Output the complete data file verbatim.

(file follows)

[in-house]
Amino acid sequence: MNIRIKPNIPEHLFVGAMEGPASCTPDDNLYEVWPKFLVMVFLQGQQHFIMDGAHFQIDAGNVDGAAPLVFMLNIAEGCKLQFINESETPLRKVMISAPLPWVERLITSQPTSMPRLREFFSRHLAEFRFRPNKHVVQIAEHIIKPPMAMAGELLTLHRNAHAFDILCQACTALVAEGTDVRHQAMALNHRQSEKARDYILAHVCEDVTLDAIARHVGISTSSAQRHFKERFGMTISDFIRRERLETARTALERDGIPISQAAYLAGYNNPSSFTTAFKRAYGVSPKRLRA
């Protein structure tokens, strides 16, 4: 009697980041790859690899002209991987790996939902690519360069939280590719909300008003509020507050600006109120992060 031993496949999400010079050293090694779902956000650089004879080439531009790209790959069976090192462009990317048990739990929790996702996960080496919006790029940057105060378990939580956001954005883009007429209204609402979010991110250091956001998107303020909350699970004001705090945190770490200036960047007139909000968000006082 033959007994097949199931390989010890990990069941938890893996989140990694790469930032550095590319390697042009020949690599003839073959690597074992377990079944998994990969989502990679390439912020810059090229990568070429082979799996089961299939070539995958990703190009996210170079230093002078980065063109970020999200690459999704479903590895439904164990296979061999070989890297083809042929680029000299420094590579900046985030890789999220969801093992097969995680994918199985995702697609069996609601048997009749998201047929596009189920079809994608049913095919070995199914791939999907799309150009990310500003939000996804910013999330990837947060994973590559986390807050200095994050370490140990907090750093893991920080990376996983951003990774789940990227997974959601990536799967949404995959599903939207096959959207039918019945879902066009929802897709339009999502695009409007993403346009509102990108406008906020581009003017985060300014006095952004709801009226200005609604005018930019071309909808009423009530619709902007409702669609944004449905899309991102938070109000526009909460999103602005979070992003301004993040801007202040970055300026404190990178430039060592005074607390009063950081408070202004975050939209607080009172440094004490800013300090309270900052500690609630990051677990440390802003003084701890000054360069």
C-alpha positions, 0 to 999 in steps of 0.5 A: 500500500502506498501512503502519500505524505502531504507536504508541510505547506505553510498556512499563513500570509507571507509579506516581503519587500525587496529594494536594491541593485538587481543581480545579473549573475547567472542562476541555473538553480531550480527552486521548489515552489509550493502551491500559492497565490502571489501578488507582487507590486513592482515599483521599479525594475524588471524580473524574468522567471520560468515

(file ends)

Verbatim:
[in-house]
Amino acid sequence: MNIRIKPNIPEHLFVGAMEGPASCTPDDNLYEVWPKFLVMVFLQGQQHFIMDGAHFQIDAGNVDGAAPLVFMLNIAEGCKLQFINESETPLRKVMISAPLPWVERLITSQPTSMPRLREFFSRHLAEFRFRPNKHVVQIAEHIIKPPMAMAGELLTLHRNAHAFDILCQACTALVAEGTDVRHQAMALNHRQSEKARDYILAHVCEDVTLDAIARHVGISTSSAQRHFKERFGMTISDFIRRERLETARTALERDGIPISQAAYLAGYNNPSSFTTAFKRAYGVSPKRLRA
């Protein structure tokens, strides 16, 4: 009697980041790859690899002209991987790996939902690519360069939280590719909300008003509020507050600006109120992060 031993496949999400010079050293090694779902956000650089004879080439531009790209790959069976090192462009990317048990739990929790996702996960080496919006790029940057105060378990939580956001954005883009007429209204609402979010991110250091956001998107303020909350699970004001705090945190770490200036960047007139909000968000006082 033959007994097949199931390989010890990990069941938890893996989140990694790469930032550095590319390697042009020949690599003839073959690597074992377990079944998994990969989502990679390439912020810059090229990568070429082979799996089961299939070539995958990703190009996210170079230093002078980065063109970020999200690459999704479903590895439904164990296979061999070989890297083809042929680029000299420094590579900046985030890789999220969801093992097969995680994918199985995702697609069996609601048997009749998201047929596009189920079809994608049913095919070995199914791939999907799309150009990310500003939000996804910013999330990837947060994973590559986390807050200095994050370490140990907090750093893991920080990376996983951003990774789940990227997974959601990536799967949404995959599903939207096959959207039918019945879902066009929802897709339009999502695009409007993403346009509102990108406008906020581009003017985060300014006095952004709801009226200005609604005018930019071309909808009423009530619709902007409702669609944004449905899309991102938070109000526009909460999103602005979070992003301004993040801007202040970055300026404190990178430039060592005074607390009063950081408070202004975050939209607080009172440094004490800013300090309270900052500690609630990051677990440390802003003084701890000054360069």
C-alpha positions, 0 to 999 in steps of 0.5 A: 500500500502506498501512503502519500505524505502531504507536504508541510505547506505553510498556512499563513500570509507571507509579506516581503519587500525587496529594494536594491541593485538587481543581480545579473549573475547567472542562476541555473538553480531550480527552486521548489515552489509550493502551491500559492497565490502571489501578488507582487507590486513592482515599483521599479525594475524588471524580473524574468522567471520560468515